According to Swiss Re, one of the world’s largest re-insurance companies, less than half of the UK population has any form of life insurance protection. They then go on to put a figure on the value of this protection gap. Using an average income of £20,000 and assuming that the value of protection needed ranges between 5 and 10 times income, they put a value on the protection gap at £2.3 trillion.
But in all probability, whilst the gap is huge, £2.3 trillion is likely to be somewhat over stated. After all there are people who are disqualified from having life cover due to their age – just over 1 in 5 are under 18 years old, the minimum for life cover, and 1 in 6 are effectively uninsurable as they’re over 65. Then there’s a raft of persons for whom life insurance is just not necessary. These are people aged between 18 and 65 who do not have dependents. Having said that, without doubt, there are still many families in the Swiss Re survey that have been correctly identified as desperately needing life insurance.
So if they need life insurance, why do they hold back?
Undeniably there are still many people who have no understanding what life insurance provides and because they don’t think about it, they don’t care, and nothing ever gets done. After all life insurance isn’t a fun buy – there’s no enjoyable window-shopping or pleasure in owning it. The chances are that unless financial advisers sit down and talks to these, they’ll remain totally uninterested and uninsured.
Newspaper reporting given to the insurance industry also tends not to help. The Sunday papers in particular are regularly full of stories about one family or another that has had a claim turned down. These stories make the headlines, as behind them there’s invariably a poignant tale of personal tragedy and distress. It all gives the life industry a tarnished image and creates a feeling that they can’t be trusted. In practice, when you read the stories, the reason for the claim being refused often comes down to the fact that the policyholder missed off some relevant information from their application form. Nevertheless, some refusals are clearly wrong and this undoubtedly damaging.
Then there are those people who fully appreciate that they need life insurance but just can’t be bothered or say they can’t afford the premiums. More realistically, for many “can’t afford” actually means, “I choose not to afford”. They might be happy to spend £100 at the pub each month but are unwilling to cut back a little to pay the premium that protects their family’s future.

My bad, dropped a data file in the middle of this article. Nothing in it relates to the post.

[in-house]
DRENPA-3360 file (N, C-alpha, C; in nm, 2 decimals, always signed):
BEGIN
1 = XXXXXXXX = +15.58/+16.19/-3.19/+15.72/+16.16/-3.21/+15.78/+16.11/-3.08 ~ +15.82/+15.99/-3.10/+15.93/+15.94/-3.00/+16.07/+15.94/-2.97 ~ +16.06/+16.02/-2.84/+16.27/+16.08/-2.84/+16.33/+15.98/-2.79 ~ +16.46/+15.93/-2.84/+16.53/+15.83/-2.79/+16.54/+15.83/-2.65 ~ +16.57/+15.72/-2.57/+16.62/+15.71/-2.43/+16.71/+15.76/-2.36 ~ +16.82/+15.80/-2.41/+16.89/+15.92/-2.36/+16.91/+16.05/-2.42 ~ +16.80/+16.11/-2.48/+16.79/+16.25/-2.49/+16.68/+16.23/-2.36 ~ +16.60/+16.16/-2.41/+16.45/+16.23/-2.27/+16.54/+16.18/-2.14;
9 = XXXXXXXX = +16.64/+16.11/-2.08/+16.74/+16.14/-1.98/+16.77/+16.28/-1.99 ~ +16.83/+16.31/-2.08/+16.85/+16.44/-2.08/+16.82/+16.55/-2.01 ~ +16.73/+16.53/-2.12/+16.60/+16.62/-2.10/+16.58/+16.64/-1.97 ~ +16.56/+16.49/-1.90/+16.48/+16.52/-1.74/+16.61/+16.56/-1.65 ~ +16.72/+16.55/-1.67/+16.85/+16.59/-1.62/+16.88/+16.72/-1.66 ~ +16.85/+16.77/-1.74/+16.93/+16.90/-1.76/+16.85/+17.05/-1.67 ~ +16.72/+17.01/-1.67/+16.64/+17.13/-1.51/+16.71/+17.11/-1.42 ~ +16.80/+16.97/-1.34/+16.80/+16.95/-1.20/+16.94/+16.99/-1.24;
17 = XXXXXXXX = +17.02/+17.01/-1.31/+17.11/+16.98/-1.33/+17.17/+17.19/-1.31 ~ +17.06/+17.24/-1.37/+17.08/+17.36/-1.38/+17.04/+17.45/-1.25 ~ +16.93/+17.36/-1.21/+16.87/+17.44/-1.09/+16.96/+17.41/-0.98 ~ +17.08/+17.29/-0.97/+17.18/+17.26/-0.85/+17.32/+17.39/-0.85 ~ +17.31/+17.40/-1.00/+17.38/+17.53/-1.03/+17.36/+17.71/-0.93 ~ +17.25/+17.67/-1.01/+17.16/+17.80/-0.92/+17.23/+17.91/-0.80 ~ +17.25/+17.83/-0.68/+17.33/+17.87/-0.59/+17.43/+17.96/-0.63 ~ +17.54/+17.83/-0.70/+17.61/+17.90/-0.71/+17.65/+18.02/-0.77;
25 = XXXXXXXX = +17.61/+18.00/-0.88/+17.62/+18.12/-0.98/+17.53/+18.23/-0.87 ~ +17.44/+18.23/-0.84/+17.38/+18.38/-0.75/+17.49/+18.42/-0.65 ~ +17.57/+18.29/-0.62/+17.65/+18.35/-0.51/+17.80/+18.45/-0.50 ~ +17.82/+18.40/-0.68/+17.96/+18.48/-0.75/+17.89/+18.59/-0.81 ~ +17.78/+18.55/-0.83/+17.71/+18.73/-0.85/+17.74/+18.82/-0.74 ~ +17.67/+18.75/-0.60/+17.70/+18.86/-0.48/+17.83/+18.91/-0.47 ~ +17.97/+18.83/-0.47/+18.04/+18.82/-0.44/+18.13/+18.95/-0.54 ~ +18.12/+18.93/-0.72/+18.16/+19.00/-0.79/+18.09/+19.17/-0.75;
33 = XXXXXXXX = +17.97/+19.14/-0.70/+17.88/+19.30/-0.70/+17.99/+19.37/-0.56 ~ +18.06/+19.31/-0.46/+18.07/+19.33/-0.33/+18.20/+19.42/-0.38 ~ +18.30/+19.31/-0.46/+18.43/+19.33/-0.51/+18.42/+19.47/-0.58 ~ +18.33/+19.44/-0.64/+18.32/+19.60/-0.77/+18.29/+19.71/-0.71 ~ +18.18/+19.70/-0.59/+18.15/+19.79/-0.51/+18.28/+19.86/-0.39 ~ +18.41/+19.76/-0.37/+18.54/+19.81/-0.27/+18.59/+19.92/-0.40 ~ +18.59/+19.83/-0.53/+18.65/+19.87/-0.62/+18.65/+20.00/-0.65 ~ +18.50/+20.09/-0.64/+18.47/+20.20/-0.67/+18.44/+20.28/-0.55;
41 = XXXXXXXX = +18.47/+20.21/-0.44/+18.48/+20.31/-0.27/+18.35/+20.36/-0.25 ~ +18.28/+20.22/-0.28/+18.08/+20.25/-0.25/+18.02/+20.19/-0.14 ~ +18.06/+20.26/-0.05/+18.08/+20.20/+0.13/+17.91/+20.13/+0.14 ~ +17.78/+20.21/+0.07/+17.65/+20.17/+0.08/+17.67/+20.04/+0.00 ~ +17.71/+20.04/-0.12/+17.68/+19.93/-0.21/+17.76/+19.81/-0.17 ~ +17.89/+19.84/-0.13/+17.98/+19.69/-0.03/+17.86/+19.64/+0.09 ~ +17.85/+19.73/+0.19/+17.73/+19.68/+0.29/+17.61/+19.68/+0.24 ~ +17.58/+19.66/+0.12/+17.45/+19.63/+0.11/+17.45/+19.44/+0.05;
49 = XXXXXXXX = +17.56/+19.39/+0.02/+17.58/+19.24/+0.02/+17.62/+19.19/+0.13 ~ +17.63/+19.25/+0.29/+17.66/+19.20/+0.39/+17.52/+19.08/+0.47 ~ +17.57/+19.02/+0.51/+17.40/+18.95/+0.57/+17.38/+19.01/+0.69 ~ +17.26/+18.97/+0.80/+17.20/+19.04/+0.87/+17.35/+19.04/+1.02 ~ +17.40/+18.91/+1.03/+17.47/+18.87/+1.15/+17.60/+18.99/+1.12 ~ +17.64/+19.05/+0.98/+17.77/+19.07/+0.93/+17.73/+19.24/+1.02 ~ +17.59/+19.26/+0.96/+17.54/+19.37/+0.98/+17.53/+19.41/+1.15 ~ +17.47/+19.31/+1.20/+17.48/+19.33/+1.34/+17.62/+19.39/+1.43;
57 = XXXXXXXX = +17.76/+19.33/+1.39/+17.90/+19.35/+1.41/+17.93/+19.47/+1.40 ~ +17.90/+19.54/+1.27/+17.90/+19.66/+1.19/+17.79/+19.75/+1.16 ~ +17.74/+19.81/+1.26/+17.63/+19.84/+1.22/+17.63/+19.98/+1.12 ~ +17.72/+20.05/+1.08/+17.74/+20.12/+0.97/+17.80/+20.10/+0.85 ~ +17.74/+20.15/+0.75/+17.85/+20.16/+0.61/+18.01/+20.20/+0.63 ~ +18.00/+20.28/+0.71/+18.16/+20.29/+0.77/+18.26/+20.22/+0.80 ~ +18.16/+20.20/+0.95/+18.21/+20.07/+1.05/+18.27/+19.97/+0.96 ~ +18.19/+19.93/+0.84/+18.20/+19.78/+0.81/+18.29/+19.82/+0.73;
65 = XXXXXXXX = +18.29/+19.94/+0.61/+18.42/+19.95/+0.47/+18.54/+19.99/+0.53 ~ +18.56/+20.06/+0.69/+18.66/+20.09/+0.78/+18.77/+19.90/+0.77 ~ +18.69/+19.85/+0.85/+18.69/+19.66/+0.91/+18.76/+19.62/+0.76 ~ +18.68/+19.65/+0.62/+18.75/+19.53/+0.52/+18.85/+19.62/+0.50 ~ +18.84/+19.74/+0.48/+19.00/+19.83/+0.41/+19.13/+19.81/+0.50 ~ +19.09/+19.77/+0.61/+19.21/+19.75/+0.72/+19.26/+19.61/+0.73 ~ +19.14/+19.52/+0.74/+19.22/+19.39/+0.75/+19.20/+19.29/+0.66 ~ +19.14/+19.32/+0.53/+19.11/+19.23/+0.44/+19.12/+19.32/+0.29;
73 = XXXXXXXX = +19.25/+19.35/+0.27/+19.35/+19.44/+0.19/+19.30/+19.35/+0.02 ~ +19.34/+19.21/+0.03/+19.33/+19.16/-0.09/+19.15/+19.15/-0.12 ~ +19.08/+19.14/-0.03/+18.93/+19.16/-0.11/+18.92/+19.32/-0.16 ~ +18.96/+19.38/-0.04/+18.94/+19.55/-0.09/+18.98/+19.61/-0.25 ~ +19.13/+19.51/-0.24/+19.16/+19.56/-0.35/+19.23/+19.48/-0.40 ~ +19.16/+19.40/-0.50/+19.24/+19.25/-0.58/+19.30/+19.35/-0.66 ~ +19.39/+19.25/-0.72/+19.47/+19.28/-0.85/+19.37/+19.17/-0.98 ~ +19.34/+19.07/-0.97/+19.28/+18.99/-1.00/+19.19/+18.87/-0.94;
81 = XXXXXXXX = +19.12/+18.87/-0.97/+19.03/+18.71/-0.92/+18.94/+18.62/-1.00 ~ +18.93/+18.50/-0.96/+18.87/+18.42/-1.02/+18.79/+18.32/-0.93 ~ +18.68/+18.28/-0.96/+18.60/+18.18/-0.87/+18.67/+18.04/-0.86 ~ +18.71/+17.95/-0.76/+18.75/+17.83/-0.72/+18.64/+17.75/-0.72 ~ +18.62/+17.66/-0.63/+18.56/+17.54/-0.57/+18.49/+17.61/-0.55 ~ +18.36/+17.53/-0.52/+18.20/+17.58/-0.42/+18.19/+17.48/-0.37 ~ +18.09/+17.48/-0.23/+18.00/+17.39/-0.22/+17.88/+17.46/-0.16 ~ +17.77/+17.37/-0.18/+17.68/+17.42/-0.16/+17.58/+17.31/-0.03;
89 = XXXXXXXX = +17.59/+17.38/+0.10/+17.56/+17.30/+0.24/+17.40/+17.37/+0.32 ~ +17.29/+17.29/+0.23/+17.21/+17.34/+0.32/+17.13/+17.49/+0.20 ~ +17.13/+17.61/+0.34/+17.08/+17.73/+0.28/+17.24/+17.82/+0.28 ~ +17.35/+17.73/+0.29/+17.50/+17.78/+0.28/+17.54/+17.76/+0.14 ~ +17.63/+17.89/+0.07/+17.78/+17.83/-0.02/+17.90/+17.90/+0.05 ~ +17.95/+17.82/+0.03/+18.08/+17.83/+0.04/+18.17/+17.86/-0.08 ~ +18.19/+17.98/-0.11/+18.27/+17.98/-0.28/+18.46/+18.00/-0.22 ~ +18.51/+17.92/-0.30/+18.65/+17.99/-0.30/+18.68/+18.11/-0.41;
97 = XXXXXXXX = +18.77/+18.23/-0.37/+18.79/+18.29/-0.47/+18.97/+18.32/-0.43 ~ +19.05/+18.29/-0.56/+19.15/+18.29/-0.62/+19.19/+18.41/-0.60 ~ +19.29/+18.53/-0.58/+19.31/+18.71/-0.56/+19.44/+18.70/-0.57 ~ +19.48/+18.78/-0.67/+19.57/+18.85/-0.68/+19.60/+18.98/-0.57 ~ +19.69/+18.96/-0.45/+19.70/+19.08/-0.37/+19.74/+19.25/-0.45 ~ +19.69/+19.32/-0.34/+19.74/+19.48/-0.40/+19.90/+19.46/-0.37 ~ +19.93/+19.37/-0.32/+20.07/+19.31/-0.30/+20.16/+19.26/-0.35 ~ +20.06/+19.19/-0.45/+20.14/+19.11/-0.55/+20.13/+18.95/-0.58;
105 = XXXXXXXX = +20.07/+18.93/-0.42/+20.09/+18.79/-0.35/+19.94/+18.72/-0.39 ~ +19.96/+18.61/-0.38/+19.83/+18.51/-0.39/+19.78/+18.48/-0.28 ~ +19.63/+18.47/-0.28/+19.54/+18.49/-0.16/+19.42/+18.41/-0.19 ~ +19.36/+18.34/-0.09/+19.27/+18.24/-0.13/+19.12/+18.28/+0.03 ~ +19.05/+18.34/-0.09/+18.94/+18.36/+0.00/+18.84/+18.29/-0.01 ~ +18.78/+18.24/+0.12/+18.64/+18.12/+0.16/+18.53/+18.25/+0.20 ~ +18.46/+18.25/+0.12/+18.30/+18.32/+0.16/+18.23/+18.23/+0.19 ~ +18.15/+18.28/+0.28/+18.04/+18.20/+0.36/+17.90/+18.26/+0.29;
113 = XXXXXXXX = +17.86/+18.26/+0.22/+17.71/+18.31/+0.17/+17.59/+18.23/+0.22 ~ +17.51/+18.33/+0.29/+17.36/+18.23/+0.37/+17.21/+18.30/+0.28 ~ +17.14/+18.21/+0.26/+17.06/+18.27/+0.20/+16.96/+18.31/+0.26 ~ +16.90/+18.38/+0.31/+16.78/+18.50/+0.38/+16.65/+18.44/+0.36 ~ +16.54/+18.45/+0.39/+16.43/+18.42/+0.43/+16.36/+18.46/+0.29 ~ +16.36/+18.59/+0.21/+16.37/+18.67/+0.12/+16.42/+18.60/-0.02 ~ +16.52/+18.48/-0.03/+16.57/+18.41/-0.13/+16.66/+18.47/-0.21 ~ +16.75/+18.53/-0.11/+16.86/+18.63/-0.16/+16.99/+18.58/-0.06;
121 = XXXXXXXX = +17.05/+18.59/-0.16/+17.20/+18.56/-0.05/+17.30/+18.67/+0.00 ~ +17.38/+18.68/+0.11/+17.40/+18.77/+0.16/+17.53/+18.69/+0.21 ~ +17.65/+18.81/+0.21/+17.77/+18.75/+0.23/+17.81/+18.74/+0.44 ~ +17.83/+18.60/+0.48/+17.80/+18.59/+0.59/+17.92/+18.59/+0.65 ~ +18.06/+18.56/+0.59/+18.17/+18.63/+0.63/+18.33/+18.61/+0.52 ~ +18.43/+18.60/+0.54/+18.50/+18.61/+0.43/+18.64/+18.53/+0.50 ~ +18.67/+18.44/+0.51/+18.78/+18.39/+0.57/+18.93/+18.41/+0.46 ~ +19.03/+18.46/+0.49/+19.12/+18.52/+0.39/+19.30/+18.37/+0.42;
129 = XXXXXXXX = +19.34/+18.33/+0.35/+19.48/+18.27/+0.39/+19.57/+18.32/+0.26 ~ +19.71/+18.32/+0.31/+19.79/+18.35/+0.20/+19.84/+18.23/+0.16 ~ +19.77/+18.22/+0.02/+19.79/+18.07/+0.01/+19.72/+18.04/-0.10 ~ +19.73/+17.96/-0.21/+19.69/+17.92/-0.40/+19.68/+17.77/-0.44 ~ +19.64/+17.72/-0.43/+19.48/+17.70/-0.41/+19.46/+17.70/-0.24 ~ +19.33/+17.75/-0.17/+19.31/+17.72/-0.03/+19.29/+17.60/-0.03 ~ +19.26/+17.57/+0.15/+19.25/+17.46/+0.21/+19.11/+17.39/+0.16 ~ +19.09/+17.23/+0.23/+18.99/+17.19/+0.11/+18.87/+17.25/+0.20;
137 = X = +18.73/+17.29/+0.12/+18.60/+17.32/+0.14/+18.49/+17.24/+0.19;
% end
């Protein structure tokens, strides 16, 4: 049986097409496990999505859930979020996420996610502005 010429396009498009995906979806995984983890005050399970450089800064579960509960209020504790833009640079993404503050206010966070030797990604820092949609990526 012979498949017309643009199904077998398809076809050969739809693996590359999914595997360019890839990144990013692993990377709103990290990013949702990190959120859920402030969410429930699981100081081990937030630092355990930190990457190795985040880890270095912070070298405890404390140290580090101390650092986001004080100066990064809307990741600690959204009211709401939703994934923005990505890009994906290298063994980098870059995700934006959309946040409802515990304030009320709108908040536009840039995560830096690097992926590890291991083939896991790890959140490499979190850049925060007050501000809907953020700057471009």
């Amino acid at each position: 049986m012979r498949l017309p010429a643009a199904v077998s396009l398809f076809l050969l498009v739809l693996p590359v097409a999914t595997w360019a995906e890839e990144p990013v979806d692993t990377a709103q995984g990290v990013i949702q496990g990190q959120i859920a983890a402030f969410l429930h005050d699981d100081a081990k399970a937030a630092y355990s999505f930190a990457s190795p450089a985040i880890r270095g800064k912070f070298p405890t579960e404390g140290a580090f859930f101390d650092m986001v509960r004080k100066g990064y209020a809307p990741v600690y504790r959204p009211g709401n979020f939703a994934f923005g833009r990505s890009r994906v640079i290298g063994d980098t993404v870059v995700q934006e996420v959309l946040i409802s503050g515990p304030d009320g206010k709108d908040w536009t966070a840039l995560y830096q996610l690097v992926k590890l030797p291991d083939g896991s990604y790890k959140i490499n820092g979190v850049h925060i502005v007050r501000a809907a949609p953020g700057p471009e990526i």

For sure, there is no disputing the fact that some life insurance applicants have found the final quote to be genuinely unaffordable. Whilst for the majority, cover at standard premiums is affordable, over the last seven years we’ve seen a huge rise in the number of people who have seen the proposed premium substantially increase once the insurer has looked at their application form. It’s a result of the life companies making it harder for people to meet the company’s definition of “healthy”. Seven years ago half as many applicants were seeing the price increased as a result of the insurance companies classifying them as an above average health risk.
Even a few years ago it was usually obvious who’d have difficulty getting insured at standard rates – people with heart or circulatory problems, former cancer suffers and diabetics for example. How the picture has now changed. Application forms are much more detailed and medical problems that were previously acceptable are now only acceptable with a higher premium. Take weight for example – these days insurers clamp down when they judge an applicant’s weight to be a risk to their longer-term health. And it’s not just the obviously obese that attract the insurer’s notice. Companies are now using the Body Mass Index to identify weight problems. This is your weight divided by the square of your height. Most life companies now want a BMI of no more than 29, whereas previously up to 40 was acceptable. This means that a woman weighing 83 kilos and 1.66 meter tall will now face a higher premium.
The application process can also be put some people off. Whilst about 30% of people will receive an immediate decision, for others the process can become one delay after another. As if a 14-page application were not enough, some people are being asked to complete more forms in addition to medical examinations. The whole process can take up to 9 weeks, sometimes even more, before the applicant finds out precisely how much their premium will be. If that premium works out more that they can afford, the applicant is often too tired of the whole process to start applying again to a new insurance company. The result is yet another family without life insurance.
Despite these problems, the life companies say that thanks to more sophisticated underwriting procedures, prices are lower today that they were a few years ago. The arrival of the Internet has also had a profound affect on prices. Around 10% of life insurance is bought online and discounting has become the norm. This too has helped more families to become insured.
However, in the author’s view it will take more than a decade to get people covered by life insurance above the 50% level.